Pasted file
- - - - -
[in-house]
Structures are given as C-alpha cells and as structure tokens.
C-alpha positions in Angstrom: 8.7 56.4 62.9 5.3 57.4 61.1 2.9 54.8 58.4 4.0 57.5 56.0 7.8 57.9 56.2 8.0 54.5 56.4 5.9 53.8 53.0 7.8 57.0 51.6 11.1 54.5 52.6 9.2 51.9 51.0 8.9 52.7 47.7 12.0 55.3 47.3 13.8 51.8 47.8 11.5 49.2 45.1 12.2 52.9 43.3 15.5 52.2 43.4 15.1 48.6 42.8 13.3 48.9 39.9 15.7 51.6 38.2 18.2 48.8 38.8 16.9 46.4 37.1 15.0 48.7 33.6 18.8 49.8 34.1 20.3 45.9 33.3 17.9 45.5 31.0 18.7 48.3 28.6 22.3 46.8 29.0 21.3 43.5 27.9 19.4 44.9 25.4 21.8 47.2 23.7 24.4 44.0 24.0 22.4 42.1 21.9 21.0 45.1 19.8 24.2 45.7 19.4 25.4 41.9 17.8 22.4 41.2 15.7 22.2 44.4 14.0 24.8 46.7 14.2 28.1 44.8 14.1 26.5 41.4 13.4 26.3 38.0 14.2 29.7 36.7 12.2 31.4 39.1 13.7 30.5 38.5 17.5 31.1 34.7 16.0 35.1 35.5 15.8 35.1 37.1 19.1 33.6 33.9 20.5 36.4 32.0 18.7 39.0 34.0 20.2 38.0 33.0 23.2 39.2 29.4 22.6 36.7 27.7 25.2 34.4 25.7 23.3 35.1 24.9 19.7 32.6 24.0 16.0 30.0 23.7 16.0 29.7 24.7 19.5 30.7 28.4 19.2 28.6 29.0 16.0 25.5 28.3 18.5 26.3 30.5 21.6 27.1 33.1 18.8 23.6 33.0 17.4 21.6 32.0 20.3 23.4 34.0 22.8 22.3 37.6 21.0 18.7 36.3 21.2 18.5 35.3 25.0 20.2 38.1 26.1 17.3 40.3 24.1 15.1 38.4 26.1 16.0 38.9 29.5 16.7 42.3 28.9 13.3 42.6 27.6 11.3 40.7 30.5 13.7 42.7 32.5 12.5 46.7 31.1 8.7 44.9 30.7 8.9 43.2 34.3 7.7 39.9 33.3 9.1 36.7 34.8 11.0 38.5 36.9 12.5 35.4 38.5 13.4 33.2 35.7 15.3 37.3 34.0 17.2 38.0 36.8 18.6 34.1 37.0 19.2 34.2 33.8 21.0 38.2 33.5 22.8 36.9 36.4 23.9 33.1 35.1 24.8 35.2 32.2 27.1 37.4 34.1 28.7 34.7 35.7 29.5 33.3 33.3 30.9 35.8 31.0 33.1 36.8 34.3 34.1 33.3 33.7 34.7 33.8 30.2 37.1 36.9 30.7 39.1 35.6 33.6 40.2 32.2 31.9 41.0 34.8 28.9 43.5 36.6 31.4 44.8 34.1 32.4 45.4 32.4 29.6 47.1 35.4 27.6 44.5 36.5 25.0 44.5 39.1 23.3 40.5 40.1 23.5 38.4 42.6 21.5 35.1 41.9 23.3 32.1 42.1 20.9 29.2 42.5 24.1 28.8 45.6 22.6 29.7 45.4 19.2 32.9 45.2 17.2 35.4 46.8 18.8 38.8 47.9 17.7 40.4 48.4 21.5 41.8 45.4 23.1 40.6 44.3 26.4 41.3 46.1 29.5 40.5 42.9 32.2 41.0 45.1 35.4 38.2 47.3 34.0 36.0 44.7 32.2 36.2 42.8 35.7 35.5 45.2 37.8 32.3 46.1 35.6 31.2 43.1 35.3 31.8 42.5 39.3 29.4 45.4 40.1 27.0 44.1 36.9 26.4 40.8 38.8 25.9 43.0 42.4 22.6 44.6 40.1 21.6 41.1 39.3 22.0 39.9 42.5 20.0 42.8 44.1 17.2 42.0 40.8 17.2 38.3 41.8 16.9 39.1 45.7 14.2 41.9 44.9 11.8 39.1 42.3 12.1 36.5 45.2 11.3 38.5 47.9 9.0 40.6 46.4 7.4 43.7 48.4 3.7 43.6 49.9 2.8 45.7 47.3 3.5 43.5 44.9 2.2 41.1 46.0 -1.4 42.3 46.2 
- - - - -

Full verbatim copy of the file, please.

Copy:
[in-house]
Structures are given as C-alpha cells and as structure tokens.
C-alpha positions in Angstrom: 8.7 56.4 62.9 5.3 57.4 61.1 2.9 54.8 58.4 4.0 57.5 56.0 7.8 57.9 56.2 8.0 54.5 56.4 5.9 53.8 53.0 7.8 57.0 51.6 11.1 54.5 52.6 9.2 51.9 51.0 8.9 52.7 47.7 12.0 55.3 47.3 13.8 51.8 47.8 11.5 49.2 45.1 12.2 52.9 43.3 15.5 52.2 43.4 15.1 48.6 42.8 13.3 48.9 39.9 15.7 51.6 38.2 18.2 48.8 38.8 16.9 46.4 37.1 15.0 48.7 33.6 18.8 49.8 34.1 20.3 45.9 33.3 17.9 45.5 31.0 18.7 48.3 28.6 22.3 46.8 29.0 21.3 43.5 27.9 19.4 44.9 25.4 21.8 47.2 23.7 24.4 44.0 24.0 22.4 42.1 21.9 21.0 45.1 19.8 24.2 45.7 19.4 25.4 41.9 17.8 22.4 41.2 15.7 22.2 44.4 14.0 24.8 46.7 14.2 28.1 44.8 14.1 26.5 41.4 13.4 26.3 38.0 14.2 29.7 36.7 12.2 31.4 39.1 13.7 30.5 38.5 17.5 31.1 34.7 16.0 35.1 35.5 15.8 35.1 37.1 19.1 33.6 33.9 20.5 36.4 32.0 18.7 39.0 34.0 20.2 38.0 33.0 23.2 39.2 29.4 22.6 36.7 27.7 25.2 34.4 25.7 23.3 35.1 24.9 19.7 32.6 24.0 16.0 30.0 23.7 16.0 29.7 24.7 19.5 30.7 28.4 19.2 28.6 29.0 16.0 25.5 28.3 18.5 26.3 30.5 21.6 27.1 33.1 18.8 23.6 33.0 17.4 21.6 32.0 20.3 23.4 34.0 22.8 22.3 37.6 21.0 18.7 36.3 21.2 18.5 35.3 25.0 20.2 38.1 26.1 17.3 40.3 24.1 15.1 38.4 26.1 16.0 38.9 29.5 16.7 42.3 28.9 13.3 42.6 27.6 11.3 40.7 30.5 13.7 42.7 32.5 12.5 46.7 31.1 8.7 44.9 30.7 8.9 43.2 34.3 7.7 39.9 33.3 9.1 36.7 34.8 11.0 38.5 36.9 12.5 35.4 38.5 13.4 33.2 35.7 15.3 37.3 34.0 17.2 38.0 36.8 18.6 34.1 37.0 19.2 34.2 33.8 21.0 38.2 33.5 22.8 36.9 36.4 23.9 33.1 35.1 24.8 35.2 32.2 27.1 37.4 34.1 28.7 34.7 35.7 29.5 33.3 33.3 30.9 35.8 31.0 33.1 36.8 34.3 34.1 33.3 33.7 34.7 33.8 30.2 37.1 36.9 30.7 39.1 35.6 33.6 40.2 32.2 31.9 41.0 34.8 28.9 43.5 36.6 31.4 44.8 34.1 32.4 45.4 32.4 29.6 47.1 35.4 27.6 44.5 36.5 25.0 44.5 39.1 23.3 40.5 40.1 23.5 38.4 42.6 21.5 35.1 41.9 23.3 32.1 42.1 20.9 29.2 42.5 24.1 28.8 45.6 22.6 29.7 45.4 19.2 32.9 45.2 17.2 35.4 46.8 18.8 38.8 47.9 17.7 40.4 48.4 21.5 41.8 45.4 23.1 40.6 44.3 26.4 41.3 46.1 29.5 40.5 42.9 32.2 41.0 45.1 35.4 38.2 47.3 34.0 36.0 44.7 32.2 36.2 42.8 35.7 35.5 45.2 37.8 32.3 46.1 35.6 31.2 43.1 35.3 31.8 42.5 39.3 29.4 45.4 40.1 27.0 44.1 36.9 26.4 40.8 38.8 25.9 43.0 42.4 22.6 44.6 40.1 21.6 41.1 39.3 22.0 39.9 42.5 20.0 42.8 44.1 17.2 42.0 40.8 17.2 38.3 41.8 16.9 39.1 45.7 14.2 41.9 44.9 11.8 39.1 42.3 12.1 36.5 45.2 11.3 38.5 47.9 9.0 40.6 46.4 7.4 43.7 48.4 3.7 43.6 49.9 2.8 45.7 47.3 3.5 43.5 44.9 2.2 41.1 46.0 -1.4 42.3 46.2 